Canadian Immigrant Magzine: Portrait of Hong Kong-Born Toronto MP
June 1, 2012
Occupation: Member of Parliament
Country of Origin: Hong Kong
She studied fine arts, philosophy and religion, but, in the end, Olivia Chow turned to the sometimes dirty business of politics. At least she can be proud of the fact that she has remained clean, credible and a well-respected politician of our times. Some might even call the Hong Kong-born immigrant an ideal public servant.
“My first political involvement was when Vietnamese Boat People started arriving in Canadian shores,” Chow remembers. “Canada is a rich and big country, certainly we can accept people in distress.” That was her perspective and she rallied along with other like-minded people in front of Queen’s Park in Toronto to voice her view.
In Chow’s opinion, if you see injustice happening around you, you have to take action — don’t wait for others to take the initiative. She began her social activism by helping members of her ethnic community. “It’s a blessing that I can speak in both English and Cantonese, to be able to understand both the cultures [Chinese and Canadian], and be proud of my heritage,” she says, noting that this quality makes her a true Canadian.“We as Canadians celebrate the uniqueness of us being diverse.”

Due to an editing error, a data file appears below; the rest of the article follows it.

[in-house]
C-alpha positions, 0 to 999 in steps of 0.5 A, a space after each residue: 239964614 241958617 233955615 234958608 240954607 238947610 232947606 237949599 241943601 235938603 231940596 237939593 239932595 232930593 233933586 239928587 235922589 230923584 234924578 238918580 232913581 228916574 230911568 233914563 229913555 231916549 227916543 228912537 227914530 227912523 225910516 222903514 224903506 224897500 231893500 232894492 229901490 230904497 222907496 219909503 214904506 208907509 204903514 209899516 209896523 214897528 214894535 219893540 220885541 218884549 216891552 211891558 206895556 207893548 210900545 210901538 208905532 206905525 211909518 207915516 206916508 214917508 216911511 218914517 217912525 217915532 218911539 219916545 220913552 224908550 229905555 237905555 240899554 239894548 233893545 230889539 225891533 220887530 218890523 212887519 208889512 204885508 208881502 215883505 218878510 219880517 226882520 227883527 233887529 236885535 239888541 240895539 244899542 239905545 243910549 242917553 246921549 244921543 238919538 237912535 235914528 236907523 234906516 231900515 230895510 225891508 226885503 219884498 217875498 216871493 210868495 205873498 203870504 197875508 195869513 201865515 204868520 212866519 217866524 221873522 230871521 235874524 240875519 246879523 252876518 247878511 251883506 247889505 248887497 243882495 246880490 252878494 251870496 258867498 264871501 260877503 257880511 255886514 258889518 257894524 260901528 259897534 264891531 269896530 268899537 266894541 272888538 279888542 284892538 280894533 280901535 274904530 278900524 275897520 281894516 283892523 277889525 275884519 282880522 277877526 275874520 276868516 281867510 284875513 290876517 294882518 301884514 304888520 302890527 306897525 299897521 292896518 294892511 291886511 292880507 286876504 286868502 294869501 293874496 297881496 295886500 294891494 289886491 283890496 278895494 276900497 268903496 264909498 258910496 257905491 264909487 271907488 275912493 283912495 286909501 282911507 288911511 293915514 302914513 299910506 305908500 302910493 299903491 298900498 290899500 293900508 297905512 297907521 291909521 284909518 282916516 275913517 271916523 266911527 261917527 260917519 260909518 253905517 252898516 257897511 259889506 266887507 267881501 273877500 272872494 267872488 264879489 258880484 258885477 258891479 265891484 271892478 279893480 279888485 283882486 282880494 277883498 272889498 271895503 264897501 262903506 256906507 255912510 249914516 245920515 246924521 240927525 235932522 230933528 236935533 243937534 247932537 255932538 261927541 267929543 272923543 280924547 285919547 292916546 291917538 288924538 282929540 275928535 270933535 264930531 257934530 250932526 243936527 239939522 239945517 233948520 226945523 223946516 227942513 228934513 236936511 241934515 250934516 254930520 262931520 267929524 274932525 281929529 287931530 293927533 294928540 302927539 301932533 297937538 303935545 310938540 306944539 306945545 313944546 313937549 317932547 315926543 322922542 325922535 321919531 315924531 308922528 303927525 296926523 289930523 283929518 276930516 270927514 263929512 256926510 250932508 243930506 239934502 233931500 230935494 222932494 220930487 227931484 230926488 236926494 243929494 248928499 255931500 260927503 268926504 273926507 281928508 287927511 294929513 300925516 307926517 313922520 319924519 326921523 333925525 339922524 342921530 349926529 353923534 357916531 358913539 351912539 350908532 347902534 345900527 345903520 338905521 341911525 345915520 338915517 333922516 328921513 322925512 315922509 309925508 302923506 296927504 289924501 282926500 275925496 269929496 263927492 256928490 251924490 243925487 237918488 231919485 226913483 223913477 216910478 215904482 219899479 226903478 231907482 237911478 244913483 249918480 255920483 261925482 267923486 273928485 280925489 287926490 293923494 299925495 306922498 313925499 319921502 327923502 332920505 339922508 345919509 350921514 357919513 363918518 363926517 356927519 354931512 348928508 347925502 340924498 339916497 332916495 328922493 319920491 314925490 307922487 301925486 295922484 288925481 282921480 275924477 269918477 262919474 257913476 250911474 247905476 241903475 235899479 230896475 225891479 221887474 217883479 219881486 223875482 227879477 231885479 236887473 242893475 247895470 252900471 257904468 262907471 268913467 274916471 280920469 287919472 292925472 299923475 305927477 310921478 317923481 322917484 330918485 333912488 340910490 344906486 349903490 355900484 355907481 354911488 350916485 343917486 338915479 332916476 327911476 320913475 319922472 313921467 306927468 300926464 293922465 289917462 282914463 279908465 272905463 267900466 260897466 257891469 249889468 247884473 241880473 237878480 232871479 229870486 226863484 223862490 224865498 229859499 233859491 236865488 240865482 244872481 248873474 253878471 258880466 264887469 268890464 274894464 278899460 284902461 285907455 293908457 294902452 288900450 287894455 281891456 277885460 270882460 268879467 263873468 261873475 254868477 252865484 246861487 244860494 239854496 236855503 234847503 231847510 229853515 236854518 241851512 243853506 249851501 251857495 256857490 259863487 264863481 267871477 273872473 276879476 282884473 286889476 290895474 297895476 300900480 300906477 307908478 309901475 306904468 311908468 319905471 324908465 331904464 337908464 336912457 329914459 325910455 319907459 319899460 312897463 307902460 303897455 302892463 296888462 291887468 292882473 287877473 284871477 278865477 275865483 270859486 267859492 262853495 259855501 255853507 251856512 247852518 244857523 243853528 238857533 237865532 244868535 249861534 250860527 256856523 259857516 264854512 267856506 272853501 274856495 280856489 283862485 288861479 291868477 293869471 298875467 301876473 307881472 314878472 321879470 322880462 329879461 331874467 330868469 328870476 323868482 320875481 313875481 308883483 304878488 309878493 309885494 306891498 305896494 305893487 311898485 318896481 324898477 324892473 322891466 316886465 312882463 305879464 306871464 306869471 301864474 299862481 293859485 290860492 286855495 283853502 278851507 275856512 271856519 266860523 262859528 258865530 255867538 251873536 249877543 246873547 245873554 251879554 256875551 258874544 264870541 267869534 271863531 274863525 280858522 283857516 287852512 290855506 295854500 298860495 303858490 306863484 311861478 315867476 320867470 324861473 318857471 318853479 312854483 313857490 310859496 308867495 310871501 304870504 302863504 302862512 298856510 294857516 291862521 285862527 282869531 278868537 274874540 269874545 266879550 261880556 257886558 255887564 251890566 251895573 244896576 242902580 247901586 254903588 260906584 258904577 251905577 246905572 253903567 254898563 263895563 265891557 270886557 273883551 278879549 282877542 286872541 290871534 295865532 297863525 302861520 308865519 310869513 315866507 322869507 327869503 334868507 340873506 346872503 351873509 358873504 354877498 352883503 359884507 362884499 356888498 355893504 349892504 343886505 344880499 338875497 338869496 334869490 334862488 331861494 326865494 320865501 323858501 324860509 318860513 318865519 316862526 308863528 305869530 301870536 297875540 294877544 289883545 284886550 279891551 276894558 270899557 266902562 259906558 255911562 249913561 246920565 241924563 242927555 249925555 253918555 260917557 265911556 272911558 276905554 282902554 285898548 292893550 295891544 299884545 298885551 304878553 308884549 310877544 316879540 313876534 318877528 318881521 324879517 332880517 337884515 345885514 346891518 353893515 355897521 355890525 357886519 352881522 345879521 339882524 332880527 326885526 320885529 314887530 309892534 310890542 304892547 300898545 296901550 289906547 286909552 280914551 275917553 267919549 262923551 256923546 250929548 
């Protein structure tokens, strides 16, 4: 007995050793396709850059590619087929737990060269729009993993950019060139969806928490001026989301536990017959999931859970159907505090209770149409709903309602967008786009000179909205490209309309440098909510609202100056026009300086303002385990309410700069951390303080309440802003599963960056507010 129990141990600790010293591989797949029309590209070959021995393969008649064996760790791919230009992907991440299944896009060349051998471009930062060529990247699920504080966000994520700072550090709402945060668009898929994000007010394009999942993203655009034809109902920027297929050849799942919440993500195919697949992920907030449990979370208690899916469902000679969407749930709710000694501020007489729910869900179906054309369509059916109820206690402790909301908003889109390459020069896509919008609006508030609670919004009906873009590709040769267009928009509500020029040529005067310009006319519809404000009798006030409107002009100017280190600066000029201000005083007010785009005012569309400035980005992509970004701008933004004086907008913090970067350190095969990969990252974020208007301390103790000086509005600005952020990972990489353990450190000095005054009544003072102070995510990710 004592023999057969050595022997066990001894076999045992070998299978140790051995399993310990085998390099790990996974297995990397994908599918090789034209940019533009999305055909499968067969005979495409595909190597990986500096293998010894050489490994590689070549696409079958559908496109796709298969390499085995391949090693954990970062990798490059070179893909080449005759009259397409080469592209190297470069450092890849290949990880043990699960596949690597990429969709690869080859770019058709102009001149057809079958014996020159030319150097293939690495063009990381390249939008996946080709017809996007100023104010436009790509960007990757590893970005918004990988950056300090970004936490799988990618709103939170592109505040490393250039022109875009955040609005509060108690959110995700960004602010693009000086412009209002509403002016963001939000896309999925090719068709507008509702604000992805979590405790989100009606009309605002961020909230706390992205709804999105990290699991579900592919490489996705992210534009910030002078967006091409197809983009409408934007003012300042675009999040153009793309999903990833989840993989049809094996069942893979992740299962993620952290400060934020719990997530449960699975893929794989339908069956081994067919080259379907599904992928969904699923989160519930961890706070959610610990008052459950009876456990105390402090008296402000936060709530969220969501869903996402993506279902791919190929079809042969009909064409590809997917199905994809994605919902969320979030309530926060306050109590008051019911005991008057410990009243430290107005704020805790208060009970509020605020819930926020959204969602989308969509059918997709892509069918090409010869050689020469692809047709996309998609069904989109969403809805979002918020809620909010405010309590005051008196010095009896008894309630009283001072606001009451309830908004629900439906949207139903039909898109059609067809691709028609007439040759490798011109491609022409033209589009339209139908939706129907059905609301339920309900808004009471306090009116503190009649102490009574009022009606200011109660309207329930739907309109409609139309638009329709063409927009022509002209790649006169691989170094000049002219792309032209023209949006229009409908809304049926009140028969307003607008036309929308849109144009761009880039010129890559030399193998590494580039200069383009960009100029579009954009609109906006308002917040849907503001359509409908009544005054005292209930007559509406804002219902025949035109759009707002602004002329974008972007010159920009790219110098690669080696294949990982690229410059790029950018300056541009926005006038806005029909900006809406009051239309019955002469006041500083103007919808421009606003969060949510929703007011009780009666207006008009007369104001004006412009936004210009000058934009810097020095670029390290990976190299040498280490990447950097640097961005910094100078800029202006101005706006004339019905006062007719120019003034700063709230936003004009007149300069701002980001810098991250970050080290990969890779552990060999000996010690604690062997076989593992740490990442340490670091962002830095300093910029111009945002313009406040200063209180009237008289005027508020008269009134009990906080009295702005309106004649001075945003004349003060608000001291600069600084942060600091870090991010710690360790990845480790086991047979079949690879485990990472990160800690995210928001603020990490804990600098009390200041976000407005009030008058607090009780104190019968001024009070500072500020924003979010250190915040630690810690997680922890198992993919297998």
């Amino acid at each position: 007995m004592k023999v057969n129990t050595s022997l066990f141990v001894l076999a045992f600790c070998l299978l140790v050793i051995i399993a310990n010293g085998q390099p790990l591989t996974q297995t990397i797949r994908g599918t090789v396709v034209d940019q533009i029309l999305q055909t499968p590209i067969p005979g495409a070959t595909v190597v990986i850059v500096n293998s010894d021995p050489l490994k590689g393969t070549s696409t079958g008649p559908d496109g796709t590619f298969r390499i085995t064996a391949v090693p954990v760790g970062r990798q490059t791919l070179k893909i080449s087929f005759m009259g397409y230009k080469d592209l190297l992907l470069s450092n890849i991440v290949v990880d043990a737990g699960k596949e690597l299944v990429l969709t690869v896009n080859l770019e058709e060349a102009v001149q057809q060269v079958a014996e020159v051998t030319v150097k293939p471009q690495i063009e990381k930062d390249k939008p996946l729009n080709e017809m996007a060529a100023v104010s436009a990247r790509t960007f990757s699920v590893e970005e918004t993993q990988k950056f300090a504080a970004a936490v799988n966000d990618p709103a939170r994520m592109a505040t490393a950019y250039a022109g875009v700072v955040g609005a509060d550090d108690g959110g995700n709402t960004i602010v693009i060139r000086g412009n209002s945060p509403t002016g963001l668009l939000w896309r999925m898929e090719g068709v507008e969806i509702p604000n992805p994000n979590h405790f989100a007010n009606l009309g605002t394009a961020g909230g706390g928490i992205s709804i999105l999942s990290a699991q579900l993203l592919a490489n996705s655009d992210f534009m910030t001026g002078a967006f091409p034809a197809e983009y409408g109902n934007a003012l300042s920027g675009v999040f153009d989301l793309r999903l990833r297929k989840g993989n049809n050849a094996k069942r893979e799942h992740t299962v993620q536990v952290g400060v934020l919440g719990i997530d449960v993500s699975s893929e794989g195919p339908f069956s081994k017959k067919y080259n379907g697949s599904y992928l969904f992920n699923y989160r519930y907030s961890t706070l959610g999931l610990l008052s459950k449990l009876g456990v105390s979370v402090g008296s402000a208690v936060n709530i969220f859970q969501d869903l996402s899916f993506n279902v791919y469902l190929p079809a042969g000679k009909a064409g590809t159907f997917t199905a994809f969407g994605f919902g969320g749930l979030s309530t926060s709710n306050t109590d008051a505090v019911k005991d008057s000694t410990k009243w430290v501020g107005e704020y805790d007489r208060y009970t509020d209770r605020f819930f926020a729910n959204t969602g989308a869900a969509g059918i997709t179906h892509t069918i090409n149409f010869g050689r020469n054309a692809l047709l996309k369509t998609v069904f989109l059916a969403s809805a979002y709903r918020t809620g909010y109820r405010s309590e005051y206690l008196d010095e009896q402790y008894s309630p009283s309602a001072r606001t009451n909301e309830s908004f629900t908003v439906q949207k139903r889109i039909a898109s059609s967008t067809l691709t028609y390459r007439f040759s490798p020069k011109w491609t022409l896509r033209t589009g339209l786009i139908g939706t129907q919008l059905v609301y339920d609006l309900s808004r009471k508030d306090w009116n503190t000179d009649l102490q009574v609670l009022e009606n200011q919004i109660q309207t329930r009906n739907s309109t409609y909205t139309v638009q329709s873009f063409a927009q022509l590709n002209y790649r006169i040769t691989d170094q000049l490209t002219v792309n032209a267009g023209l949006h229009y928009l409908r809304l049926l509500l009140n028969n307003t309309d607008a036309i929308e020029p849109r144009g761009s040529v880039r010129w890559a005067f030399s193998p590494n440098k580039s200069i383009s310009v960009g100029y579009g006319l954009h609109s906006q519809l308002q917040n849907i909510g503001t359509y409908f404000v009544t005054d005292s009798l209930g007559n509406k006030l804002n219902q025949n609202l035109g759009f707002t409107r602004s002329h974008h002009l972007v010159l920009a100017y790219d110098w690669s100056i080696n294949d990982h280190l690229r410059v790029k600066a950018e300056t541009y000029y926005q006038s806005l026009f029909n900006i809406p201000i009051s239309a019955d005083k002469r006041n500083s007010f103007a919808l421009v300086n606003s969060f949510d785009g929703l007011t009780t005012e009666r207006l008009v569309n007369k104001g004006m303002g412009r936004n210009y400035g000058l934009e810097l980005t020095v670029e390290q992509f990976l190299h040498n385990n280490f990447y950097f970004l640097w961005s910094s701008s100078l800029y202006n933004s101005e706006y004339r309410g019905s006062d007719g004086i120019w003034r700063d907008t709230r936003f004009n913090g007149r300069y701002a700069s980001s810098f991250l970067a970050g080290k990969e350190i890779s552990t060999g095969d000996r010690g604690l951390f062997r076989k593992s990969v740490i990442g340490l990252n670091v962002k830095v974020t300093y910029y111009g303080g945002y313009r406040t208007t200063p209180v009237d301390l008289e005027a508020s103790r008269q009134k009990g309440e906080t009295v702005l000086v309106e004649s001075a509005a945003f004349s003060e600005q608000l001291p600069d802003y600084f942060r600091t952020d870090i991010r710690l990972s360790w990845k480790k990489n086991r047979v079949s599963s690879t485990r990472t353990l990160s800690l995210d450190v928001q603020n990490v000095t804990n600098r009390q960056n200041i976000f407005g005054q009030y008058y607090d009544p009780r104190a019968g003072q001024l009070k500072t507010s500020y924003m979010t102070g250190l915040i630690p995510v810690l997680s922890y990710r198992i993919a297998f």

That’s why she advises immigrants to become politically active, too. Chow urges new Canadians to join a party or movement that is striving to make positive change. “Find a party that best represents your values, learn the political process and how elections work, and get to know people in movements that are making changes both inside and outside the government.”
When she made her own political choices, Chow joined the New Democratic Party. She then became one of the first elected Asian women school board trustees in 1985 and the first Asian woman councillor in metro Toronto six years later. “I was taught by many different mentors and friends who helped me out.”
Among them was Jack Layton, her late husband and political partner of 25 years. You could often see them together at various events, including those in support of immigrant issues.
Before passing away in September last year, Layton was returning to the House of Commons as Official Leader of the Opposition, and Chow as a member of Parliament for the third time, representing the Trinity-Spadina riding in Toronto.
Indeed she is an exemplary immigrant, having scaled such heights in politics, while proving that it can be done in a noble fashion.
Source: Canadian Immigrant Magazine